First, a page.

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This article was published in ASHRAE Journal, November 2014. Copyright 2014 ASHRAE. Posted at This article may not be copied and/or
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90.1 and Designing

High Performance
Commercial Kitchen
Ventilation Systems

The energy use intensity associated with operating commercial kitchen ventilation
(CKV) systems is well recognized within the HVAC design community and food service
industry. This operating cost burden has stimulated energy efficiency design concepts
in recent years, including the application of demand-controlled kitchen ventilation
(DCKV).1 Over the past two and a half decades, ASHRAE Technical Committee 5.10,
Kitchen Ventilation, developed and maintained a robust Handbook Chapter2 while its
affiliated Standing Standards Project Committee (SSPC) 154 has promulgated ASHRAE
Standard 154, Ventilation for Commercial Cooking Operations. This standard has been a
catalyst and technical foundation for overhauling the kitchen ventilation section in
the International Mechanical Code (IMC).3 Effective 2010, ASHRAE Standard 90.1, Energy
Standard for Buildings Except Low-Rise Residential Buildings, has embraced specific require-
ments for commercial kitchen ventilation. Subsequently, California Title 24 incorpo-
rated similar requirements commencing in 2014.4
Unfortunately, the industry effort to increase the that commercial kitchens represent a hot working
energy efficiency of CKV systems has not had a corre- environment, but documentation of sensible and
sponding impact on improving thermal comfort within radiant temperatures in commercial kitchens did not
kitchens. In striving to reduce energy consumption, exist within the public domain. In response, ASHRAE
engineers have had a long-standing tendency to mini- funded a research project titled Thermal Comfort in
mize (or avoid) tempering makeup air, often compro- Commercial Kitchens5 that quantified the relatively
mising thermal comfort in the kitchen. Everyone (from extreme thermal conditions in 100 commercial kitch-
employees to design professionals) has acknowledged ens (Figure 1).

Don Fisher, P.Eng., is a partner at Fisher Consultants, and Rich Swierczyna is senior engineer and CKV lab manager with Fisher-Nickel, at the PG&E Food Service Technology Center
in San Ramon, Calif.
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The goal of this article is to discuss

the new Standard 90.1 require-
ments in context with designing
energy efficient CKV systems that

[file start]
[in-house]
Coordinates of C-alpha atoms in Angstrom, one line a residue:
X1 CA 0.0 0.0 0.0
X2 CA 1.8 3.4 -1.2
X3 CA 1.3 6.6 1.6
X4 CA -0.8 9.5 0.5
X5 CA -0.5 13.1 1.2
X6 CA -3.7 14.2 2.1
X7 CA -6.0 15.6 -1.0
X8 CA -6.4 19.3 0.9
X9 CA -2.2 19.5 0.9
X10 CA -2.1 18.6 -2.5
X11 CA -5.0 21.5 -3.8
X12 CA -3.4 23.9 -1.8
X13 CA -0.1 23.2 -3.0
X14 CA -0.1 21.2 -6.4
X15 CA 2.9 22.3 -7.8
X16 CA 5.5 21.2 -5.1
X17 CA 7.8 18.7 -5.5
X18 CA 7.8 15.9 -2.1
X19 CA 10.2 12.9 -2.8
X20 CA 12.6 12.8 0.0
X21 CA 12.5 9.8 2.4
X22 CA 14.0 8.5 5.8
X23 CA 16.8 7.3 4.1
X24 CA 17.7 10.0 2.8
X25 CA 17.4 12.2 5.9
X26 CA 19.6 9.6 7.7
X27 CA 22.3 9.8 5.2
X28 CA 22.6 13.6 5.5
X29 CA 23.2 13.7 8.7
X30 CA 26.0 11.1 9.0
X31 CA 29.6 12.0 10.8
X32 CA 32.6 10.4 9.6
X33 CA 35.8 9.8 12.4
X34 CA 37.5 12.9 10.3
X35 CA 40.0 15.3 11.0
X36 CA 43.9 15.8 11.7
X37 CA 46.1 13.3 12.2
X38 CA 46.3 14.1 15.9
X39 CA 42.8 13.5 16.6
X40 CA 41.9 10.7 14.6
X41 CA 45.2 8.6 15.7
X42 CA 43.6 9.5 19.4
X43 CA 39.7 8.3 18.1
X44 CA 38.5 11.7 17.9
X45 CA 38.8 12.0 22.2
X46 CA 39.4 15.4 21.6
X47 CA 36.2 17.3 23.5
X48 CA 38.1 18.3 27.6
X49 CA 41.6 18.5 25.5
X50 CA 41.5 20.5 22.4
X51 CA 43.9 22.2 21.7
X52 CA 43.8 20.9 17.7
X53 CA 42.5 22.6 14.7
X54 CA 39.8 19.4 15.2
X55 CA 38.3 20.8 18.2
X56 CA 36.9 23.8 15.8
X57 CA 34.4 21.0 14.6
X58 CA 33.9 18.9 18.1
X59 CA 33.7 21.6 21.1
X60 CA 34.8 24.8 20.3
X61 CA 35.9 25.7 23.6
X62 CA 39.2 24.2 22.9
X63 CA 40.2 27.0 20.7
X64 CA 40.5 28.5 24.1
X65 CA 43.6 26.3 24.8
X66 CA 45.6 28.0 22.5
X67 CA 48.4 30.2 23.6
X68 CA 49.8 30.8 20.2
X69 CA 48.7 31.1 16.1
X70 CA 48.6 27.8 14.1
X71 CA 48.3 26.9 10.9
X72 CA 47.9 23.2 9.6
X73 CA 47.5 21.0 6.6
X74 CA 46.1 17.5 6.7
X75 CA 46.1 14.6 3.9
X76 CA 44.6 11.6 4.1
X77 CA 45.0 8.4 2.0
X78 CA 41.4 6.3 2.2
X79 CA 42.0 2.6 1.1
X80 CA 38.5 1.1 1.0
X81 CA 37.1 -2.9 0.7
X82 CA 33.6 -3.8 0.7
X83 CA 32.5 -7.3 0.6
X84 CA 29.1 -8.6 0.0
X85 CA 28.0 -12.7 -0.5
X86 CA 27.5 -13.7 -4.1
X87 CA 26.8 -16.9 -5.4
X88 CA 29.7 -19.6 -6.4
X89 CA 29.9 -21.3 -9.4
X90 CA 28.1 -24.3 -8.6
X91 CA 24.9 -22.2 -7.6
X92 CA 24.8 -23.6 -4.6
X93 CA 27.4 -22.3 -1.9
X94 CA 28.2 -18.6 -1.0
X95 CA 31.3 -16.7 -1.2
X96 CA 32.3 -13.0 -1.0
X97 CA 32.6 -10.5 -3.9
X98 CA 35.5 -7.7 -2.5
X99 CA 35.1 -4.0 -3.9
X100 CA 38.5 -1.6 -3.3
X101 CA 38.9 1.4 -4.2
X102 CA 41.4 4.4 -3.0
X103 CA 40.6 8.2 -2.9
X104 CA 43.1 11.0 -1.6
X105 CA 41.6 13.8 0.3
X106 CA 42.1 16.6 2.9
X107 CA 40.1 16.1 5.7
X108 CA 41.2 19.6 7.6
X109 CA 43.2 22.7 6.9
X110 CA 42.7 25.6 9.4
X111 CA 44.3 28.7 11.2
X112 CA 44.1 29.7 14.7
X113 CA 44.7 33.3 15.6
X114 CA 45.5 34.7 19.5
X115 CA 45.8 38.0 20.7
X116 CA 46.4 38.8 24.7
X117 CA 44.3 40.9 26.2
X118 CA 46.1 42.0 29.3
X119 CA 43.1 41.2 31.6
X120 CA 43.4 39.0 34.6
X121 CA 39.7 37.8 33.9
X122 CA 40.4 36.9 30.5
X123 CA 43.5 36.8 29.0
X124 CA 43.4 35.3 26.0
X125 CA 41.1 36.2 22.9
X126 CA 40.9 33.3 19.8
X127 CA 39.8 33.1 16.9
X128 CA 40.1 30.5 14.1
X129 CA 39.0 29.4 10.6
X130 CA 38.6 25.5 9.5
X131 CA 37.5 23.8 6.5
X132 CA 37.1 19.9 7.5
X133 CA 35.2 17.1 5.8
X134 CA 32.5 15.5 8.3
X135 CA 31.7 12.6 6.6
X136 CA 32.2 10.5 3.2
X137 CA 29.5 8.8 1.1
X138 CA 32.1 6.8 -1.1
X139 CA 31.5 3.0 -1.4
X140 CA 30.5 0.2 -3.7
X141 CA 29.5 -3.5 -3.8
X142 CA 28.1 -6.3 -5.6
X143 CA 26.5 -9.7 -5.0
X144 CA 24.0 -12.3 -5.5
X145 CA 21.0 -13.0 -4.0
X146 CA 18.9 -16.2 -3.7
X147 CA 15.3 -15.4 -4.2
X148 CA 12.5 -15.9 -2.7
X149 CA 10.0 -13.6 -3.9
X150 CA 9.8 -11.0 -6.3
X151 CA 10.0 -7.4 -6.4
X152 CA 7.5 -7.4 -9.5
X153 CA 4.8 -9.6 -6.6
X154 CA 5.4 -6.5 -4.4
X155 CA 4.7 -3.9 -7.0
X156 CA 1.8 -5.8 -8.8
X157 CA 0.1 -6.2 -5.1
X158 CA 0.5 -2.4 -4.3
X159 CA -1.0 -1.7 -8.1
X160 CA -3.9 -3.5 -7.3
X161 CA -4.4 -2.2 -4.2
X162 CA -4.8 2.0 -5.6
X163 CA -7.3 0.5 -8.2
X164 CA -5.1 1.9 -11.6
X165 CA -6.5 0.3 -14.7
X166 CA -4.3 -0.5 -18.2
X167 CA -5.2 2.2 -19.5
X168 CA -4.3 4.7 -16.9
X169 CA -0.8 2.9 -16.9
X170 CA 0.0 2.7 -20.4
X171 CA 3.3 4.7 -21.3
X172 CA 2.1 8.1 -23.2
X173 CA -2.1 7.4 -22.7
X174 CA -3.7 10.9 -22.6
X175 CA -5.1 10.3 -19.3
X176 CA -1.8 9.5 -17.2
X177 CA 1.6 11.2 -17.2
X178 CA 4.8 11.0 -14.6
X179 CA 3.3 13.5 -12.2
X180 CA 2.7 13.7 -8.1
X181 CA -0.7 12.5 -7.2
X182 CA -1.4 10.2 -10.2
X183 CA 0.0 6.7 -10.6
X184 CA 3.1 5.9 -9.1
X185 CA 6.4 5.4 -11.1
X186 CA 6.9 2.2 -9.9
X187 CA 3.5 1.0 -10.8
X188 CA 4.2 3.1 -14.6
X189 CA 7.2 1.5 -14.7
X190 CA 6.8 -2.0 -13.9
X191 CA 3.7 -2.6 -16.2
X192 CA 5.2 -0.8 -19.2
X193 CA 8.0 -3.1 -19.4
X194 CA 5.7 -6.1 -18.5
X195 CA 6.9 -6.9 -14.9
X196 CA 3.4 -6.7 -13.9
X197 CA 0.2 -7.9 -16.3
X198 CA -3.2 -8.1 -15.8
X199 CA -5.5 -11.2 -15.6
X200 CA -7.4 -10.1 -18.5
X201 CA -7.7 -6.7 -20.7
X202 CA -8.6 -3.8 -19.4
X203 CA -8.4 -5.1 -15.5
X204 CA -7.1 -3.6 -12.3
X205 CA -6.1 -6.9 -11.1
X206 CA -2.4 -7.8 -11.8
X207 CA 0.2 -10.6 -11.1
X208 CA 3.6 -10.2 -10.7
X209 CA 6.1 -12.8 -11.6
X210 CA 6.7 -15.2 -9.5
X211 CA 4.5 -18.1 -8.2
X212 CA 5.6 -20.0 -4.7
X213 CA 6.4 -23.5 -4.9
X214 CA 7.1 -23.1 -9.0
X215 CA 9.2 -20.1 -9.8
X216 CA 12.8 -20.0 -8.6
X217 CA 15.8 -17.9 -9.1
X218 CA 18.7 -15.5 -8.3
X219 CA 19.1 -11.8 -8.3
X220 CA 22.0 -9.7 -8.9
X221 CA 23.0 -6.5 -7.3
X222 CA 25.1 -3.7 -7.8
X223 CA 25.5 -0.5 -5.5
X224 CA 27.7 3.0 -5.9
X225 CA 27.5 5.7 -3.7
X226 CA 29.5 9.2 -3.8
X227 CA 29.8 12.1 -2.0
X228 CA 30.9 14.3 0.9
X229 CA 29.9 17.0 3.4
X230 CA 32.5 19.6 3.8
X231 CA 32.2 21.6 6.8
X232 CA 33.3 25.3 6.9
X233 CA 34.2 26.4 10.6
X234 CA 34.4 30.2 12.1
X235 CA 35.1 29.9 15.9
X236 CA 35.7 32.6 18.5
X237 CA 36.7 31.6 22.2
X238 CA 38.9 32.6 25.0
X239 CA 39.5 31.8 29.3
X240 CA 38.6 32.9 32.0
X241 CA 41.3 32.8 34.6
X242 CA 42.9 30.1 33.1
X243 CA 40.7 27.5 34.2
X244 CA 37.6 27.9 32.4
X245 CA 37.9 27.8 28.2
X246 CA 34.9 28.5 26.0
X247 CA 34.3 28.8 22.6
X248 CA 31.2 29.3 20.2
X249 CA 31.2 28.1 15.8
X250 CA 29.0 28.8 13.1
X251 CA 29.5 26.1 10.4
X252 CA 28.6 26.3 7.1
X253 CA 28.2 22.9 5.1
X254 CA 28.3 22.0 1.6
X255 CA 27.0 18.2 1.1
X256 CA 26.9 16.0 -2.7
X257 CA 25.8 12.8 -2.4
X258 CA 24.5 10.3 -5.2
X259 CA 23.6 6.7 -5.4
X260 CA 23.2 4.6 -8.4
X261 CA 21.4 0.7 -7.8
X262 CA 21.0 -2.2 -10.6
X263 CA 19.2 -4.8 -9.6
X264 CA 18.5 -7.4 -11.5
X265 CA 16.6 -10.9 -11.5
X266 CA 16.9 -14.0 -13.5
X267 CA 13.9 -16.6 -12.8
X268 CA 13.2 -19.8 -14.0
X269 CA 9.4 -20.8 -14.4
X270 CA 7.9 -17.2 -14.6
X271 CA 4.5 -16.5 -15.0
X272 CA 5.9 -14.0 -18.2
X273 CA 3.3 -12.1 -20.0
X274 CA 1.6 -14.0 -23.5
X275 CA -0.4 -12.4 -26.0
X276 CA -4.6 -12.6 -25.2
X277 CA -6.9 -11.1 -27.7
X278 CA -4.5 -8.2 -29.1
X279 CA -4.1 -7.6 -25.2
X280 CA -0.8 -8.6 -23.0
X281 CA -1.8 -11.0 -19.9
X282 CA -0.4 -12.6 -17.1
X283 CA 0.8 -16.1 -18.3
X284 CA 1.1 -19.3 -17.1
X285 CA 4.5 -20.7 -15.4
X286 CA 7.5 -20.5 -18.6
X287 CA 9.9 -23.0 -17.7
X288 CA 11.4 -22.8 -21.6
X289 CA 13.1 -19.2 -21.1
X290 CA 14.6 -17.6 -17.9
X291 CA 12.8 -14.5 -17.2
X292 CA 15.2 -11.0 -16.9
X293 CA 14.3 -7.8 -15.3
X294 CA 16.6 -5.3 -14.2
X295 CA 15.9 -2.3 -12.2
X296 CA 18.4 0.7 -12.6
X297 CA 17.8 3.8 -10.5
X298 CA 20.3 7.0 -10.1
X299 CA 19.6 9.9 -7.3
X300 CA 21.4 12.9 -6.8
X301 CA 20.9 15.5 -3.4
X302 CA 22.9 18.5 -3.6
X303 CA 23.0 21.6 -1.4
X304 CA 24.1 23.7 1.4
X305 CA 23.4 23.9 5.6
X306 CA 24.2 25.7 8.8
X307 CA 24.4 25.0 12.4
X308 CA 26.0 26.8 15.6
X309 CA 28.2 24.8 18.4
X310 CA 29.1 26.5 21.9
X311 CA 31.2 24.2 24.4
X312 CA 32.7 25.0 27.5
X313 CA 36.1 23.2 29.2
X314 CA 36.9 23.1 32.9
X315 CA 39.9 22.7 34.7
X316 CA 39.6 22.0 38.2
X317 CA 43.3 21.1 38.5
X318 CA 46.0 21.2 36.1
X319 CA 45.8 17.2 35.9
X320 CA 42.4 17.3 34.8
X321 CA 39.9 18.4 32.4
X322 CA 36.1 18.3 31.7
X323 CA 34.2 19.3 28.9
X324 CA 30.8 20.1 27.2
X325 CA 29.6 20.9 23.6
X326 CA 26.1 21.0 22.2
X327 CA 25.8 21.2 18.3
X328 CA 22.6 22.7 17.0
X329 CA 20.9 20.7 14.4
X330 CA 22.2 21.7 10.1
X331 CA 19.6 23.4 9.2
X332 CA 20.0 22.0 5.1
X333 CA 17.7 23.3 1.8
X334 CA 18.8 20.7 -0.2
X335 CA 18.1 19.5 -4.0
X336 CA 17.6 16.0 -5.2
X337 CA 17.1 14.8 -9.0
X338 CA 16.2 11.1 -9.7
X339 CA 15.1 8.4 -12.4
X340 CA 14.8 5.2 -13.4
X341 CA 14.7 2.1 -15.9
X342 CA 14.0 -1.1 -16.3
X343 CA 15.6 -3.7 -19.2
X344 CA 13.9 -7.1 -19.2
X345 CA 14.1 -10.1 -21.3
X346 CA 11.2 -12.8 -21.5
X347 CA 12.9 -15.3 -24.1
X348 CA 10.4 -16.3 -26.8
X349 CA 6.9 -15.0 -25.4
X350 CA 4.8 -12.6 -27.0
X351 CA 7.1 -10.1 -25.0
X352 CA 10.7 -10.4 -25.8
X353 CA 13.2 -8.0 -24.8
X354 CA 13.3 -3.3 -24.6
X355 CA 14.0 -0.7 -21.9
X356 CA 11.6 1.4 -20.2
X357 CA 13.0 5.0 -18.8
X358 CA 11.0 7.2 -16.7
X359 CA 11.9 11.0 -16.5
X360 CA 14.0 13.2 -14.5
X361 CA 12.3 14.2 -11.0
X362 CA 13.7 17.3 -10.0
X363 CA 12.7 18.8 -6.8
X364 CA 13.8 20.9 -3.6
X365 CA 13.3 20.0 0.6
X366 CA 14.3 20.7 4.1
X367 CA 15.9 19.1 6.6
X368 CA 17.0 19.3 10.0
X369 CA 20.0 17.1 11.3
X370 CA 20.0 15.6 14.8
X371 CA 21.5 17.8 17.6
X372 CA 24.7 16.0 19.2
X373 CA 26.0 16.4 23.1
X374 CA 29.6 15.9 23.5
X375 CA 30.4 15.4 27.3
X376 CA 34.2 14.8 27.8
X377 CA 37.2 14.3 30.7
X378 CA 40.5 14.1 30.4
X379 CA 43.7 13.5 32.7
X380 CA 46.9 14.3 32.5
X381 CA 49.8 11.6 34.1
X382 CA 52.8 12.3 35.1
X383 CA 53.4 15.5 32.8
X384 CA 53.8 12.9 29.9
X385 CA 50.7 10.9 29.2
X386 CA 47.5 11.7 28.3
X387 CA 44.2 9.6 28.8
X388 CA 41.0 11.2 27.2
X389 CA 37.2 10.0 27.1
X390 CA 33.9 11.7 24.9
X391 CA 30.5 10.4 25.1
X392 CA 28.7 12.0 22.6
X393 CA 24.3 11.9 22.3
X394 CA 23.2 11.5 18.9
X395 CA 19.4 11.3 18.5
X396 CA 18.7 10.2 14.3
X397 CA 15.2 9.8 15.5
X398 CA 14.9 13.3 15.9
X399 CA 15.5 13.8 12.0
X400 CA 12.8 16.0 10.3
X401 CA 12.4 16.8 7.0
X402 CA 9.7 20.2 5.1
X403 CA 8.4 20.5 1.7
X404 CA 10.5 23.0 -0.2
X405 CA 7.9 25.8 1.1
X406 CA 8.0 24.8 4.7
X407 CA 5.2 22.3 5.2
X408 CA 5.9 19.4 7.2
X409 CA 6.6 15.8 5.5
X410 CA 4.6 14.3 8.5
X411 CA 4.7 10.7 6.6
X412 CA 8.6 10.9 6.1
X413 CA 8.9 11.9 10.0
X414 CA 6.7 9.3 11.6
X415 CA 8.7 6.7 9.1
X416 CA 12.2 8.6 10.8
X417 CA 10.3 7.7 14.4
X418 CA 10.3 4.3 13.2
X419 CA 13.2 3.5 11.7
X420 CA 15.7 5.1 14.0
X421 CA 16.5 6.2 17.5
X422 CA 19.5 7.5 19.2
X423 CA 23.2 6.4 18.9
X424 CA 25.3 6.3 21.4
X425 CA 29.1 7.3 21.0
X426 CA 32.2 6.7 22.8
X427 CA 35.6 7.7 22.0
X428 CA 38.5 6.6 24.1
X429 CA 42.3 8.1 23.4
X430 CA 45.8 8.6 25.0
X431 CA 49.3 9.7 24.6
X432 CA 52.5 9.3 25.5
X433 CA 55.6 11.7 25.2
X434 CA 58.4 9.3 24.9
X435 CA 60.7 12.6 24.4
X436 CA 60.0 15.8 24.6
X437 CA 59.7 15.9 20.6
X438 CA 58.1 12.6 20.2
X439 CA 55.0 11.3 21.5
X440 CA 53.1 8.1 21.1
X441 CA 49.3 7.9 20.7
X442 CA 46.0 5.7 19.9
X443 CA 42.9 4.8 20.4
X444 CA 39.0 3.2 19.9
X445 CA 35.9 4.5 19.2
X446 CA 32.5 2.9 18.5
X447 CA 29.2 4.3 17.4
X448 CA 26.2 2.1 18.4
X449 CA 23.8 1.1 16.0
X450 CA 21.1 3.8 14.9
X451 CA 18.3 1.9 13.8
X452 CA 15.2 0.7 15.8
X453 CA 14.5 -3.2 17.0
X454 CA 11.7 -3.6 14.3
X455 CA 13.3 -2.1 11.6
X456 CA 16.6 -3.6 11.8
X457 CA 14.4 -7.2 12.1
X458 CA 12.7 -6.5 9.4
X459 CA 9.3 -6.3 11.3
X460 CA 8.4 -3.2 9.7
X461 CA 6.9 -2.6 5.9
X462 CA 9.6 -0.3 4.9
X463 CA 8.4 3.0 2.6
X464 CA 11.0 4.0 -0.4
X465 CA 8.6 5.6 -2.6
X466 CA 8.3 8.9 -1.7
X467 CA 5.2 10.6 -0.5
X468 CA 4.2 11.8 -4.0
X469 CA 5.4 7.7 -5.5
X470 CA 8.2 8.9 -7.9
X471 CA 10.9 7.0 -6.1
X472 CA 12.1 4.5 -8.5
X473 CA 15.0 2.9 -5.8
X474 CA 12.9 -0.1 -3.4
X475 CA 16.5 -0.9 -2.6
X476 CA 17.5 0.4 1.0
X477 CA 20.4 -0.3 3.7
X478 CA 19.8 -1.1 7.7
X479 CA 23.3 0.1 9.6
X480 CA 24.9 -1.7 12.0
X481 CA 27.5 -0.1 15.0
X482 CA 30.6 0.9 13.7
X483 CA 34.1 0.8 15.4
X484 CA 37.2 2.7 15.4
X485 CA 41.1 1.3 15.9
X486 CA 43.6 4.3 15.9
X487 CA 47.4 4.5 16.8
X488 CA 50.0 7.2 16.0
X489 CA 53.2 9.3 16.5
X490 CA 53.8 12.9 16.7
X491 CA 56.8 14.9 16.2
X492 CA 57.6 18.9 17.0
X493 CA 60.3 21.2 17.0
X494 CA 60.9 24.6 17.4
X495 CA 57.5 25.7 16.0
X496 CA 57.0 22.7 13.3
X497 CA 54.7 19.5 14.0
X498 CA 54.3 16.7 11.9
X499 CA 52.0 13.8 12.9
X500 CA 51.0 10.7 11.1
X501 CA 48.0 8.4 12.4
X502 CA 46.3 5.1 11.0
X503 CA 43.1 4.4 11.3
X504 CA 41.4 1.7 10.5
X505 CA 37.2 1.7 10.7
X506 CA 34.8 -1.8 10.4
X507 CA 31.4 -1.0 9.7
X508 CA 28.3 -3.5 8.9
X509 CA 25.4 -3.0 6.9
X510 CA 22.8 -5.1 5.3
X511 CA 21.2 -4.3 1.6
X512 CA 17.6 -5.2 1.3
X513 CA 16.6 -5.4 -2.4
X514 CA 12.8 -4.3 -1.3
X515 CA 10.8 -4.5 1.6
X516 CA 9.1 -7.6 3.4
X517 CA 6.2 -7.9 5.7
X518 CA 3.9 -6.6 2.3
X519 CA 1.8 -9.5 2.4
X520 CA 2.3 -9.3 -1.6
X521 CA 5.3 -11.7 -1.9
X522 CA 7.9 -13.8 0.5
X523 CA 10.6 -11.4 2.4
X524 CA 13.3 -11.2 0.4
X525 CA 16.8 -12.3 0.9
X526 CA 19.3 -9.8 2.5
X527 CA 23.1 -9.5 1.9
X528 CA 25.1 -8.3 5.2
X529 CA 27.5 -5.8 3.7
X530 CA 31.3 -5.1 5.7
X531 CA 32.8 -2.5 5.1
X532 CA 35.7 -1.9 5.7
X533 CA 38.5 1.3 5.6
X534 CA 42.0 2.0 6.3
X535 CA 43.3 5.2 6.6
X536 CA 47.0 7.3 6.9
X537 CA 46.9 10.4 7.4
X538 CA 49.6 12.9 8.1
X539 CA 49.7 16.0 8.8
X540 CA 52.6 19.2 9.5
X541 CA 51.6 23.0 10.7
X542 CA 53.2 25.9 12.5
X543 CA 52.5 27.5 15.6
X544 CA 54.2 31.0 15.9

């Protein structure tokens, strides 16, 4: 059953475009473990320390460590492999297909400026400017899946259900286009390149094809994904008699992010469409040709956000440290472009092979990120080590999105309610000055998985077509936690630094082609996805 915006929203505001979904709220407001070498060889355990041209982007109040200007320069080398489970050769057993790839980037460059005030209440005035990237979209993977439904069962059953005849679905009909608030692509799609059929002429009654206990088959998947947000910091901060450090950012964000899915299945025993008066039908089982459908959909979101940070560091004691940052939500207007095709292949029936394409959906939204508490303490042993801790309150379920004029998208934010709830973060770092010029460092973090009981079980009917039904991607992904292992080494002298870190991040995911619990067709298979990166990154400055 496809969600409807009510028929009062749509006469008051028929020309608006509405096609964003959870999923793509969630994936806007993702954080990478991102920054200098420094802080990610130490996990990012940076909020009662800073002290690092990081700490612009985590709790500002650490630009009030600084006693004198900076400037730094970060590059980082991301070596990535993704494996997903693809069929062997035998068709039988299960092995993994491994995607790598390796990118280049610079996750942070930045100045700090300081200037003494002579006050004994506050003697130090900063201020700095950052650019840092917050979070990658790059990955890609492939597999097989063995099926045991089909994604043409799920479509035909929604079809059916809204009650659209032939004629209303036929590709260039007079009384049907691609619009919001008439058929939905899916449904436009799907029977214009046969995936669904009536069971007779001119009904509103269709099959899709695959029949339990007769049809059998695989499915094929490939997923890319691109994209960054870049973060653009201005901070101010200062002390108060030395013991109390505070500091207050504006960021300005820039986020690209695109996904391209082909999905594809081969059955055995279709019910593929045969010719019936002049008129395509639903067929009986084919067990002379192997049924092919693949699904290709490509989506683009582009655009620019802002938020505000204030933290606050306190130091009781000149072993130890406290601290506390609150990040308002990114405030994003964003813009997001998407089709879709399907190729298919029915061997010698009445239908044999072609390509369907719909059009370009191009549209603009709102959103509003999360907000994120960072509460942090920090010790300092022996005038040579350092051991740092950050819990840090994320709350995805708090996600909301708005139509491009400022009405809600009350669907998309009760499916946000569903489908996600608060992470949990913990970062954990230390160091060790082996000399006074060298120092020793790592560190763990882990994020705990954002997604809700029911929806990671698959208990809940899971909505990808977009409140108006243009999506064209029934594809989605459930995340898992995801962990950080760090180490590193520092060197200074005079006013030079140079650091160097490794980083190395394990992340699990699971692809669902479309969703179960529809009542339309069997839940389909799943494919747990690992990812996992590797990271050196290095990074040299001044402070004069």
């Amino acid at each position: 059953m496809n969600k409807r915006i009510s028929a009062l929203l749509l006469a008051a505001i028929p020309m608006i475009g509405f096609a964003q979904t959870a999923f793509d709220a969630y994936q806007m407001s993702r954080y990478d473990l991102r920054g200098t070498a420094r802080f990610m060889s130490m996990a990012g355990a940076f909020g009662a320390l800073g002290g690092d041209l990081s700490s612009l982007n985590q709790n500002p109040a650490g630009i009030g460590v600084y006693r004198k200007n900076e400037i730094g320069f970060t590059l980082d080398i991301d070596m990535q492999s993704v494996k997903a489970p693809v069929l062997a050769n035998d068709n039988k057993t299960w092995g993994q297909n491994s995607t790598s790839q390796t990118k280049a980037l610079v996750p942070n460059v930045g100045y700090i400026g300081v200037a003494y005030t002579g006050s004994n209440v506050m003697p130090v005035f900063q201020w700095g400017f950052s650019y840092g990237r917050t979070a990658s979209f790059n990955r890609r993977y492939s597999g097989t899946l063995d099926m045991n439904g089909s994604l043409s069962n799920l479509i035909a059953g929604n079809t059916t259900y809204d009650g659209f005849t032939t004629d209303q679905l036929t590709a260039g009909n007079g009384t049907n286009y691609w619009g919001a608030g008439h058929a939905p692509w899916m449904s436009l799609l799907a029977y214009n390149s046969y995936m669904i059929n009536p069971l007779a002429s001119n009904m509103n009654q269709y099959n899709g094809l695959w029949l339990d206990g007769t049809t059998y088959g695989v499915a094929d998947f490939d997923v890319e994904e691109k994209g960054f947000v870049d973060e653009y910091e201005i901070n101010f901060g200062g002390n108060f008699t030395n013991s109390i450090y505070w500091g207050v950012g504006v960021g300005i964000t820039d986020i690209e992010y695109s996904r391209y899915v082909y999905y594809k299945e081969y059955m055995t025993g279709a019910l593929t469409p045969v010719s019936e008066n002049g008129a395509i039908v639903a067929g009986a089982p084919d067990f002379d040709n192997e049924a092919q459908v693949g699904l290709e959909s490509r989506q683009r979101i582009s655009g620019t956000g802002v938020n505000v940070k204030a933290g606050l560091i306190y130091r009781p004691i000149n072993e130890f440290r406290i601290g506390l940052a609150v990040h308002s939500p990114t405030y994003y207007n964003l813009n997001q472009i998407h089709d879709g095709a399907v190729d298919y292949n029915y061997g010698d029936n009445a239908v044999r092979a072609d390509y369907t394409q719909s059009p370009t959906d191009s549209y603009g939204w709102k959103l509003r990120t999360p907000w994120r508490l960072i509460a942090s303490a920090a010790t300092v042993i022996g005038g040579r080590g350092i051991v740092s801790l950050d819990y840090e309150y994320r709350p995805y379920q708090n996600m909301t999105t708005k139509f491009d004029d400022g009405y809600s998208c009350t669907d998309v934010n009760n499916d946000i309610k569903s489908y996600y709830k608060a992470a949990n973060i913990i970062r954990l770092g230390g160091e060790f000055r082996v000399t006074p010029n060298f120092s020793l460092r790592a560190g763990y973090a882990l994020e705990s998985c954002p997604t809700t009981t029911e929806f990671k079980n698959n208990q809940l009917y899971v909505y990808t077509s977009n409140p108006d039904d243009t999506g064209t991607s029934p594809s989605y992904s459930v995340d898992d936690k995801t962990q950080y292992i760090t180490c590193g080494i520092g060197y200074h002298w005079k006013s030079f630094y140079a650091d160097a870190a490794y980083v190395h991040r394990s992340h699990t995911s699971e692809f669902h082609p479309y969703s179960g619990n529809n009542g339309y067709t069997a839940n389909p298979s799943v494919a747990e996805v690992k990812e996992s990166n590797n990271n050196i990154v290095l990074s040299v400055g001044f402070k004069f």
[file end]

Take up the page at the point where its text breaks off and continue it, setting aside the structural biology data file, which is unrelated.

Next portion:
strive to improve comfort condi-
tions in kitchens. Complementary
to this article is a publication by
the Department of Energy, which
also reviews the requirements in
Standard 90.1 for kitchen exhaust.6
Readers are invited to download PHOTO 1 Laboratory setup for applying the Mixed-Duty Appliance Line for ASTM 1704 (with and without side
this publication as a complement panels).9
to our perspective on high-perfor-
mance CKV systems. 97
And just what does high performance mean with 93 Zones: Cooking Dishwashing Preparation
respect to a CKV system? We believe that it means a sys- 90
tem where the exhaust hood completely captures and 86
contains cooking effluent, where the associated noise 82
to (F)

levels and energy costs are minimized, and where ther- 79

mal comfort in the kitchen is consistent with good engi-
neering practices and workplace standards. The format
we have chosen for this article is to copy the appropriate 64
sections in Standard 90.1 (shown in italics), followed by 61
our interpretation and supporting industry informa- 57
tion. In some cases, we also have paraphrased rational Casual Institutional QSR
that was included in the foreword to the public review FIGURE 1Average of operative temperature for kitchen type and kitchen zones
draft of this addendum as it no longer resides within the with 95% confidence interval (100 kitchens).5
of makeup air introduced into the hood reservoir Commercial Kitchen Exhaust Systems required a proportional increase in the exhaust rate Replacement air introduced directly into the hood to maintain C&C. Anecdotally, this has been referred
cavity of kitchen exhaust hoods shall not exceed 10% of the hood to as the bathtub effect, where the size of the drain
exhaust airflow rate. [exhaust collar] must to be large enough to accommo-
This first requirement ends the practice of specify- date all water pouring into the tub [hood]; otherwise
ing short-circuit hoods, where large percentages (up the tub overflows [spills].
to 80%) of the replacement (makeup) air is introduced While the 10% value from this research (stated earlier)
directly into the hood reservoir. Research conducted by coincides with the 10% maximum stated in,
the authors7 confirmed the hypothesis that air intro- another reason to permit 10% of the replacement air
duced directly into the hood cavity competes directly requirement to be supplied directly into the hood cav-
with the thermal plume rising from the cooking equip- ity is to allow what can be described as high-velocity,
ment, thus requiring an exhaust rate that is higher than low-flow air curtains. This is a design feature of some
that needed to capture and contain (C&C) this thermal manufacturers that has been incorporated around the
plume by itself. Laboratory tests under various con- inside perimeter of hoods to enhance capture and con-
figurations of appliances and hoods demonstrated that tainment by essentially extending the lower edge of the